You wrote about how everyone watching the convention is imagining how the speeches will seem to someone else, even though it might be that none of those "someone elses" are actually watching the speeches. The same thing happened when Kerry won the primaries. Everyone was voting for him because they thought he would appeal to someone else. And those voters believed at the time that that was the politically savvy thing to do. But it was actually politically disastrous: if everyone was just voting for him because they thought someone else would like him, then NO ONE ACTUALLY LIKED HIM.Today, John reminds me of that old blog post and sends me this piece from The Plank by Jonathan Cohn:
One problem is that if you're trying to choose the most "electable" person, I would imagine that you'd be likely to do it by process of elimination -- by ruling out all the candidates with obvious political liabilities. I think this is the number-one reason why Kerry won the primaries: he was the only candidate who didn't seem to have anything particularly wrong with him. Edwards was too inexperienced; Clark was a poor campaigner; Dean seemed kind of insane; Gephardt was too liberal; Lieberman was too conservative. So they choose the one candidate who has no qualities that would really make anyone hate him. The problem is that he also has no qualities that would really make anyone like him either.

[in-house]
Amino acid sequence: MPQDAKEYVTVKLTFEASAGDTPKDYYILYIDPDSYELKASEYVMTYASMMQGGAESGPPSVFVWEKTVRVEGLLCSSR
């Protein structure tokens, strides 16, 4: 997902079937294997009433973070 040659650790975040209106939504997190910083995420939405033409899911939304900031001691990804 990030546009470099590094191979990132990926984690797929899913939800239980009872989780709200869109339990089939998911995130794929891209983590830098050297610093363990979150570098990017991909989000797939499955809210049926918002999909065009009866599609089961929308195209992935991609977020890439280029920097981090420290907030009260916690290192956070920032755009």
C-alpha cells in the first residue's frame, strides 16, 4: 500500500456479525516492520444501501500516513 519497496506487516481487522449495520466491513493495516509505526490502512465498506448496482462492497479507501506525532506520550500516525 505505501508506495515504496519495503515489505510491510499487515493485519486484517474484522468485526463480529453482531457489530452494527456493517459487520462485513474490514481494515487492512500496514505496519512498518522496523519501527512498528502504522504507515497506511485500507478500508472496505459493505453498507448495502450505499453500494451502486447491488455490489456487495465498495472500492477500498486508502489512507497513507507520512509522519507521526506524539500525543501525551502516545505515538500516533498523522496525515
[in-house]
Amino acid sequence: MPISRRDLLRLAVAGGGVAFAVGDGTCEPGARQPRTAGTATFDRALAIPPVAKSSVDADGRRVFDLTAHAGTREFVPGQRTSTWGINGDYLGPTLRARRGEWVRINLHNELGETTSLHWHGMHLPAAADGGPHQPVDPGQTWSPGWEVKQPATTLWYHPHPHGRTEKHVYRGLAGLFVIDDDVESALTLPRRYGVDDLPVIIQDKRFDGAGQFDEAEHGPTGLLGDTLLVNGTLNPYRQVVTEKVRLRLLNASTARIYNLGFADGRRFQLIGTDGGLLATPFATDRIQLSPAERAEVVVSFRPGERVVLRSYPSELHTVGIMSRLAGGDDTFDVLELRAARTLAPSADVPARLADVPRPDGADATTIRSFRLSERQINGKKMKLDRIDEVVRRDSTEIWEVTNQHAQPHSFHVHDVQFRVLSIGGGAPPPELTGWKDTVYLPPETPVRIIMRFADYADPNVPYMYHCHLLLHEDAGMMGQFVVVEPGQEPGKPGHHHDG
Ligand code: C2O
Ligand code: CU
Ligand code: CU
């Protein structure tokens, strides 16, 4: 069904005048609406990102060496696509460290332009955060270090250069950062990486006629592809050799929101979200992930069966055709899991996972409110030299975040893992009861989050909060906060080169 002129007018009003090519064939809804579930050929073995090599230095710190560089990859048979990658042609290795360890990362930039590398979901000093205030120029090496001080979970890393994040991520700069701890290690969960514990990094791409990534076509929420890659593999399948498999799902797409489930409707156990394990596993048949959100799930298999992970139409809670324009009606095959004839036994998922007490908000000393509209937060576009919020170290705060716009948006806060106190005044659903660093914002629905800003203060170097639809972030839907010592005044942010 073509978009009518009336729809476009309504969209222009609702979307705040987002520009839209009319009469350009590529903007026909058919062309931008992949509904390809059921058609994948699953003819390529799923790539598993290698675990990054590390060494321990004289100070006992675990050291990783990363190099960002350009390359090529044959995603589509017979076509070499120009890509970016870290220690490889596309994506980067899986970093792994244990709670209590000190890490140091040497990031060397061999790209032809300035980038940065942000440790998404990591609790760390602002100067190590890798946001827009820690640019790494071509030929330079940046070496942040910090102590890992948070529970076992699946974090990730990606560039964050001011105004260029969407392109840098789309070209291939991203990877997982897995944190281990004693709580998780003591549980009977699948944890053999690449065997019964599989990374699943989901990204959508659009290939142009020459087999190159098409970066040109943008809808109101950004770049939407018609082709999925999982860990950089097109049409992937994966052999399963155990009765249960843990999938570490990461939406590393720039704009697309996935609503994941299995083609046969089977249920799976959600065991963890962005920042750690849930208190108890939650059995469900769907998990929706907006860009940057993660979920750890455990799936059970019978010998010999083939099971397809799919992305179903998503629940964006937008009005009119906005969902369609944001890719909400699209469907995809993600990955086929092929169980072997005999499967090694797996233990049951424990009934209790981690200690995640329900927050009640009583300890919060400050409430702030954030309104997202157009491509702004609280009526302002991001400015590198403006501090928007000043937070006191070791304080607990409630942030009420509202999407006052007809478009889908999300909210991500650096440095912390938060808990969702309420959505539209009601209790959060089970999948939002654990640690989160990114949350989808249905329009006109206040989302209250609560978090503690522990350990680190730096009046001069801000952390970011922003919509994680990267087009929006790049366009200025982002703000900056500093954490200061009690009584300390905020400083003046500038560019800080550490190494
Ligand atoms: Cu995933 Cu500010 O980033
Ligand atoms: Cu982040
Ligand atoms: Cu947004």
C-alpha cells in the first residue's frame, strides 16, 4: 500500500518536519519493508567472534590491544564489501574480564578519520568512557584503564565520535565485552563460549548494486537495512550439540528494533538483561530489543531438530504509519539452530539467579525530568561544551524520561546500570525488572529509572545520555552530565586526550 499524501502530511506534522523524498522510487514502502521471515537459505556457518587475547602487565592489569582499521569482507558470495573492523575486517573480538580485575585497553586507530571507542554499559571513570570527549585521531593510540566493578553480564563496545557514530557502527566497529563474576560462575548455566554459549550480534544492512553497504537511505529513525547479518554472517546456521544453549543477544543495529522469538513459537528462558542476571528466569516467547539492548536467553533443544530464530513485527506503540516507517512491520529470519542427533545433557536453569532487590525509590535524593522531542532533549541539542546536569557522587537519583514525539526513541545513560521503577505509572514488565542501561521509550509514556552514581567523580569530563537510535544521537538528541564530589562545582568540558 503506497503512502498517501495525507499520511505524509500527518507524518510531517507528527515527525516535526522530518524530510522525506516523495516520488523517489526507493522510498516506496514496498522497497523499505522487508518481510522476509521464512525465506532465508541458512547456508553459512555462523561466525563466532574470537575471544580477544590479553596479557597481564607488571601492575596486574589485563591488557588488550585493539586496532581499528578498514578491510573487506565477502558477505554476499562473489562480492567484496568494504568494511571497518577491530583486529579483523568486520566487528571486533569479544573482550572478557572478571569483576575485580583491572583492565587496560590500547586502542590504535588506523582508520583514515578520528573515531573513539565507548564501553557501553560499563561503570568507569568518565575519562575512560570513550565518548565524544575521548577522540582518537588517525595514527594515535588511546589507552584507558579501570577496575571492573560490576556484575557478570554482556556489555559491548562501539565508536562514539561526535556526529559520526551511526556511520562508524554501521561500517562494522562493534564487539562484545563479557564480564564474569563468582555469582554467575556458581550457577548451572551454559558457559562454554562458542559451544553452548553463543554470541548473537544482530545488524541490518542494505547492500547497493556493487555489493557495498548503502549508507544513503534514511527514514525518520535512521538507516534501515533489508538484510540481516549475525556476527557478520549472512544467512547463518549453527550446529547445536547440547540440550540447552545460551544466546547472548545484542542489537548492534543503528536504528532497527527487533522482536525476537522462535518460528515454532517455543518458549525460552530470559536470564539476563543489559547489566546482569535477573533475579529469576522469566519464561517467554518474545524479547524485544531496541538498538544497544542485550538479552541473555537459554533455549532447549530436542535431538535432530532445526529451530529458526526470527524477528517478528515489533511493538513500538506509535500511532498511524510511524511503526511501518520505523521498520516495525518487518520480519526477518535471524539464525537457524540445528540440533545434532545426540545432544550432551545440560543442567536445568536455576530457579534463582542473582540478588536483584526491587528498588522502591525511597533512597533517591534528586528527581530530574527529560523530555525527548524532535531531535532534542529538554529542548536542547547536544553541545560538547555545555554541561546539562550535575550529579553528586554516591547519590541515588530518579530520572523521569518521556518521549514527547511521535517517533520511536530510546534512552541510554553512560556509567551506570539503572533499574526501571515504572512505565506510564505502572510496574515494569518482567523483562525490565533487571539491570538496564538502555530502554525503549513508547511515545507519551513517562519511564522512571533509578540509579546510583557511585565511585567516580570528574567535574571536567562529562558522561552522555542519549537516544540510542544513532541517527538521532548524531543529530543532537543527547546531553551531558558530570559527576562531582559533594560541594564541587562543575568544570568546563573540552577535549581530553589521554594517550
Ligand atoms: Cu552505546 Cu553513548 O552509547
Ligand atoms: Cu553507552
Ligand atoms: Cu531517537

I'll leave the strategic implications of tonight's outcome to the professional speculators on television. But, as a supporter of progressive causes, I'm struck by how different this feels from the 2004 Iowa race — when the late implosion of the front-runner (Howard Dean) handed the contest to a candidate (John Kerry) whom almost everybody understood to be a severely limited politician and about whom almost nobody was actually enthusiastic.
You can't say that about what just transpired. Barack Obama has a great many people excited about his candidacy – many of them new to the political process or, at least, new to the Democratic Party. He won this race not because the caucus-goers found him the least objectionable alternative, but because they found him the most appealing. They liked his speeches. They liked his ideas. They liked him.